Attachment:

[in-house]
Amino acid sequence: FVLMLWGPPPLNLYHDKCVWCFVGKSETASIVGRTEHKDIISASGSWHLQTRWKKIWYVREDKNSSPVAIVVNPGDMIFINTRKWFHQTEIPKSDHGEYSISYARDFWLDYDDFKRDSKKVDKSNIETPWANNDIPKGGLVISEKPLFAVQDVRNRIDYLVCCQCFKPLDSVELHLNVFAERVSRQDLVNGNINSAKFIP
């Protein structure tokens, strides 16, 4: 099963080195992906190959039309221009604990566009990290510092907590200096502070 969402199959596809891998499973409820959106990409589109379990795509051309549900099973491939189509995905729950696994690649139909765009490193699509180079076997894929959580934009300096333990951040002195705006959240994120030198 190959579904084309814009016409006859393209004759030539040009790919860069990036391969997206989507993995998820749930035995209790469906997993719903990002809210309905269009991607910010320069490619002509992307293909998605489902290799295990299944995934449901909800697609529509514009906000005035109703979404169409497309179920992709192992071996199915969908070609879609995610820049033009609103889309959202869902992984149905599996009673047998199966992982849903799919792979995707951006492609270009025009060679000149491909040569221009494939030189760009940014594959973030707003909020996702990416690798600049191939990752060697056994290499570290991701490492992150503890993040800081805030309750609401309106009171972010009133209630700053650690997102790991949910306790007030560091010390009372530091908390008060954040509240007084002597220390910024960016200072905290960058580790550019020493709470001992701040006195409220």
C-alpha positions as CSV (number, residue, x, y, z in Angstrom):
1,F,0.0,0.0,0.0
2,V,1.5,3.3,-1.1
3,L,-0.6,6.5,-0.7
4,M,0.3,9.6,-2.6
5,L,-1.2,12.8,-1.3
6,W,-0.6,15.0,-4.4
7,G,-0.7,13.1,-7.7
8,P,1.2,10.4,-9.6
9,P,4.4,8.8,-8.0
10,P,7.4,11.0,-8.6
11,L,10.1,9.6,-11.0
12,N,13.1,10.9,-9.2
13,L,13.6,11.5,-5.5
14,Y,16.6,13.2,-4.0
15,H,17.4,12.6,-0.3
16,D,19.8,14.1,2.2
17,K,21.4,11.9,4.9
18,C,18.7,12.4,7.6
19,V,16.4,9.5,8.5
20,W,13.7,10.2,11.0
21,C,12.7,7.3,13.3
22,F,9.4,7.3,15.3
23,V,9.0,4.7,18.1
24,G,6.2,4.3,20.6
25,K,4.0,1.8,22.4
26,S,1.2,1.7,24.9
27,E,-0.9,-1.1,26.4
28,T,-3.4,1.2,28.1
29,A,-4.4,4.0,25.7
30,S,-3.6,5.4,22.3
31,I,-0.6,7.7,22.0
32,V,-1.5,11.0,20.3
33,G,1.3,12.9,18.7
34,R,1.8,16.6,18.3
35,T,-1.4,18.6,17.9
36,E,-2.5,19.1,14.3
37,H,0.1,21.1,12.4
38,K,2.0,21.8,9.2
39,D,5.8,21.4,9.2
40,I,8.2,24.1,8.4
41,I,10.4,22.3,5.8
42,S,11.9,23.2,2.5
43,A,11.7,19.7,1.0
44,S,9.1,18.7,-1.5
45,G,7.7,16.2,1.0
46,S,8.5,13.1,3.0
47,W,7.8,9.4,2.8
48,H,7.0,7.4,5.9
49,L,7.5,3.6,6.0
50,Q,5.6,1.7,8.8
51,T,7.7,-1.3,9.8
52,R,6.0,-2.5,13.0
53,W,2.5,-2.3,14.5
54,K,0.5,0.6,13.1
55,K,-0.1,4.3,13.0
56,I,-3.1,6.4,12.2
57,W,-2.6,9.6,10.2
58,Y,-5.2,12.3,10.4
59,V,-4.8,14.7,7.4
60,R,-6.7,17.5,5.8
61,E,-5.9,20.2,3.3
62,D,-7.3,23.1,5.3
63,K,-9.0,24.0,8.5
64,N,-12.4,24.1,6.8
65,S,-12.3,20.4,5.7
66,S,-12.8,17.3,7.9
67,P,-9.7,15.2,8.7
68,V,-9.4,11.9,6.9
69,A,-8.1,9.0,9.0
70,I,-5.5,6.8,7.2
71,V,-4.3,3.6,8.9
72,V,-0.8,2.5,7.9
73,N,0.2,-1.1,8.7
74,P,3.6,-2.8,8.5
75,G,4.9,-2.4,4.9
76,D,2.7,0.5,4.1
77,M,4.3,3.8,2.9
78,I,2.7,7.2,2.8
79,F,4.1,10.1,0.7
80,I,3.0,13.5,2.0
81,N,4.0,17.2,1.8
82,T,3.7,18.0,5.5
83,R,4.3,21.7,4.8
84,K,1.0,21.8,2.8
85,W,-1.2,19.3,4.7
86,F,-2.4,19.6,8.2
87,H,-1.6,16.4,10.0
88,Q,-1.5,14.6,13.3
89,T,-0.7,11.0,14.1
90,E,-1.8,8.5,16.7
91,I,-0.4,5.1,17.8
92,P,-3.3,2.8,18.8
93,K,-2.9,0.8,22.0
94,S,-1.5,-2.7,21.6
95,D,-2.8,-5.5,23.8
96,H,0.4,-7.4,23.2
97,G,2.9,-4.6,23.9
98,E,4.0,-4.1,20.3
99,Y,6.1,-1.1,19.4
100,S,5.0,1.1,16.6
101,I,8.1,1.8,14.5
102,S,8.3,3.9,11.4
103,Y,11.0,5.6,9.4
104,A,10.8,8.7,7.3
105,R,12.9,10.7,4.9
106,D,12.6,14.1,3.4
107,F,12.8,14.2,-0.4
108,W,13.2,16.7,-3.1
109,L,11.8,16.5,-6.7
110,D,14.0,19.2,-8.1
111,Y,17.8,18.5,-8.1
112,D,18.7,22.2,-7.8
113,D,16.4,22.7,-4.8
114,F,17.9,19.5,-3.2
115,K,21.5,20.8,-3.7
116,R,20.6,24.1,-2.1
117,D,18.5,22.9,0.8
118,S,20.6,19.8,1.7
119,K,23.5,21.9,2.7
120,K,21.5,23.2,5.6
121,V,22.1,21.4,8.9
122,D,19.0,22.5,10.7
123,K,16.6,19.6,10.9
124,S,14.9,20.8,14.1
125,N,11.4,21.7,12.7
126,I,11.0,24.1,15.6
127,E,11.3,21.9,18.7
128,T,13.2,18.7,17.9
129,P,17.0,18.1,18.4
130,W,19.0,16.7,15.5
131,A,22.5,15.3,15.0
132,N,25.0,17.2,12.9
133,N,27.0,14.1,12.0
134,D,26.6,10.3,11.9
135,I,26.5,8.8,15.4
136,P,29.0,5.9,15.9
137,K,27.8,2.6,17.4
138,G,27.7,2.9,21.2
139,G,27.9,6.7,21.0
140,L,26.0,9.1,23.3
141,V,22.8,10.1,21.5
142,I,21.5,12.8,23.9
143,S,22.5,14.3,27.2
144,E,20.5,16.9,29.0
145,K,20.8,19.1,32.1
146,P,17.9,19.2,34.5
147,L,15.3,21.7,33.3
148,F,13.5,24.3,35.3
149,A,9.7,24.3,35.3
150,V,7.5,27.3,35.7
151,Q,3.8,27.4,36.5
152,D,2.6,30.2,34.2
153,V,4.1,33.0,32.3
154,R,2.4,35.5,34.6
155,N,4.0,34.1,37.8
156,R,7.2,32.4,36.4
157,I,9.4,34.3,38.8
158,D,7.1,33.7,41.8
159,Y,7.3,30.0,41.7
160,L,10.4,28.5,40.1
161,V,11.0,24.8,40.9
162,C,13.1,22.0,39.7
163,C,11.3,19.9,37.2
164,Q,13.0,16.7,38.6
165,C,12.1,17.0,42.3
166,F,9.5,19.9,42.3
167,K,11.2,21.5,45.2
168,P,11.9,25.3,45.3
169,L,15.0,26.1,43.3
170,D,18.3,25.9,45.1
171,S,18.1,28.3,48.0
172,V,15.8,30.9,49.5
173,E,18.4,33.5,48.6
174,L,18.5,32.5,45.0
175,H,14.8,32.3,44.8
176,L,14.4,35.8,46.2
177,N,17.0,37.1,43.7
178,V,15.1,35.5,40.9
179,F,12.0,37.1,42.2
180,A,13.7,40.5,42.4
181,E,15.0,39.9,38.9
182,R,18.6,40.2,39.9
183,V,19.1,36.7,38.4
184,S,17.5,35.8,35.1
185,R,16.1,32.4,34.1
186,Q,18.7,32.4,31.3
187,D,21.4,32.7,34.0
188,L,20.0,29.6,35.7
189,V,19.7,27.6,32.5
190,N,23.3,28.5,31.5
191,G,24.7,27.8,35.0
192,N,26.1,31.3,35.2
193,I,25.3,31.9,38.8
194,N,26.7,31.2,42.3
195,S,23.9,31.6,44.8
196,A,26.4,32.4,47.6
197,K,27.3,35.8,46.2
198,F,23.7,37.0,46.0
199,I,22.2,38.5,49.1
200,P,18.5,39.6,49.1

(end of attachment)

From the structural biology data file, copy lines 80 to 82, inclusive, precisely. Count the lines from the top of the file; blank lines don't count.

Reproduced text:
76,D,2.7,0.5,4.1
77,M,4.3,3.8,2.9
78,I,2.7,7.2,2.8